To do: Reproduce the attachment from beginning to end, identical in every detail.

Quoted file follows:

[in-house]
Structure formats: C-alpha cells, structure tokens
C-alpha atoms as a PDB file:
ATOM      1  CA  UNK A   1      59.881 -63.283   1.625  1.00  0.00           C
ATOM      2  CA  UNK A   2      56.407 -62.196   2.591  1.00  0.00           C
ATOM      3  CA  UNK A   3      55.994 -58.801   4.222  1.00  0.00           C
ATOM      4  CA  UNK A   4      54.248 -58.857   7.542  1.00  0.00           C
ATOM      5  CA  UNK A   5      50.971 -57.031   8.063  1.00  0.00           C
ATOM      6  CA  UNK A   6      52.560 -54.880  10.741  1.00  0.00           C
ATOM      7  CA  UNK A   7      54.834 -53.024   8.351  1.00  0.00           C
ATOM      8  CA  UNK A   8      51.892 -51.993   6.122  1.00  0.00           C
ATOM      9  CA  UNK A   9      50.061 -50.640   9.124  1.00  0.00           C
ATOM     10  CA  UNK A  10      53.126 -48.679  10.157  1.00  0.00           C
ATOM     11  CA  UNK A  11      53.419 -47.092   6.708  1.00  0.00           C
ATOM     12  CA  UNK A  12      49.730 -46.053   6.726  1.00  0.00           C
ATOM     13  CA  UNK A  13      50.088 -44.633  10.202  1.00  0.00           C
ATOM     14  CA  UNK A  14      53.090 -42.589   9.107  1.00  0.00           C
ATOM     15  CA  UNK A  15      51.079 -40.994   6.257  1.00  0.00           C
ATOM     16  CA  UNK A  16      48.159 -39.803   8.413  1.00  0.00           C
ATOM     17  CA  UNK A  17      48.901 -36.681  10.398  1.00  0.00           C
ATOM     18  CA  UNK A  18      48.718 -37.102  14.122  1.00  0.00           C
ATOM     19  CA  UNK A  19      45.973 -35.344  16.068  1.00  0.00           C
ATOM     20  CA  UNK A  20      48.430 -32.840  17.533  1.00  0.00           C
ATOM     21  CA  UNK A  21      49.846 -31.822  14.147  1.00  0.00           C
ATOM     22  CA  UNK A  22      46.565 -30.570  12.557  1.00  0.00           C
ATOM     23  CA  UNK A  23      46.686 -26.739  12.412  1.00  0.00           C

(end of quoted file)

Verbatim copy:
[in-house]
Structure formats: C-alpha cells, structure tokens
C-alpha atoms as a PDB file:
ATOM      1  CA  UNK A   1      59.881 -63.283   1.625  1.00  0.00           C
ATOM      2  CA  UNK A   2      56.407 -62.196   2.591  1.00  0.00           C
ATOM      3  CA  UNK A   3      55.994 -58.801   4.222  1.00  0.00           C
ATOM      4  CA  UNK A   4      54.248 -58.857   7.542  1.00  0.00           C
ATOM      5  CA  UNK A   5      50.971 -57.031   8.063  1.00  0.00           C
ATOM      6  CA  UNK A   6      52.560 -54.880  10.741  1.00  0.00           C
ATOM      7  CA  UNK A   7      54.834 -53.024   8.351  1.00  0.00           C
ATOM      8  CA  UNK A   8      51.892 -51.993   6.122  1.00  0.00           C
ATOM      9  CA  UNK A   9      50.061 -50.640   9.124  1.00  0.00           C
ATOM     10  CA  UNK A  10      53.126 -48.679  10.157  1.00  0.00           C
ATOM     11  CA  UNK A  11      53.419 -47.092   6.708  1.00  0.00           C
ATOM     12  CA  UNK A  12      49.730 -46.053   6.726  1.00  0.00           C
ATOM     13  CA  UNK A  13      50.088 -44.633  10.202  1.00  0.00           C
ATOM     14  CA  UNK A  14      53.090 -42.589   9.107  1.00  0.00           C
ATOM     15  CA  UNK A  15      51.079 -40.994   6.257  1.00  0.00           C
ATOM     16  CA  UNK A  16      48.159 -39.803   8.413  1.00  0.00           C
ATOM     17  CA  UNK A  17      48.901 -36.681  10.398  1.00  0.00           C
ATOM     18  CA  UNK A  18      48.718 -37.102  14.122  1.00  0.00           C
ATOM     19  CA  UNK A  19      45.973 -35.344  16.068  1.00  0.00           C
ATOM     20  CA  UNK A  20      48.430 -32.840  17.533  1.00  0.00           C
ATOM     21  CA  UNK A  21      49.846 -31.822  14.147  1.00  0.00           C
ATOM     22  CA  UNK A  22      46.565 -30.570  12.557  1.00  0.00           C
ATOM     23  CA  UNK A  23      46.686 -26.739  12.412  1.00  0.00           C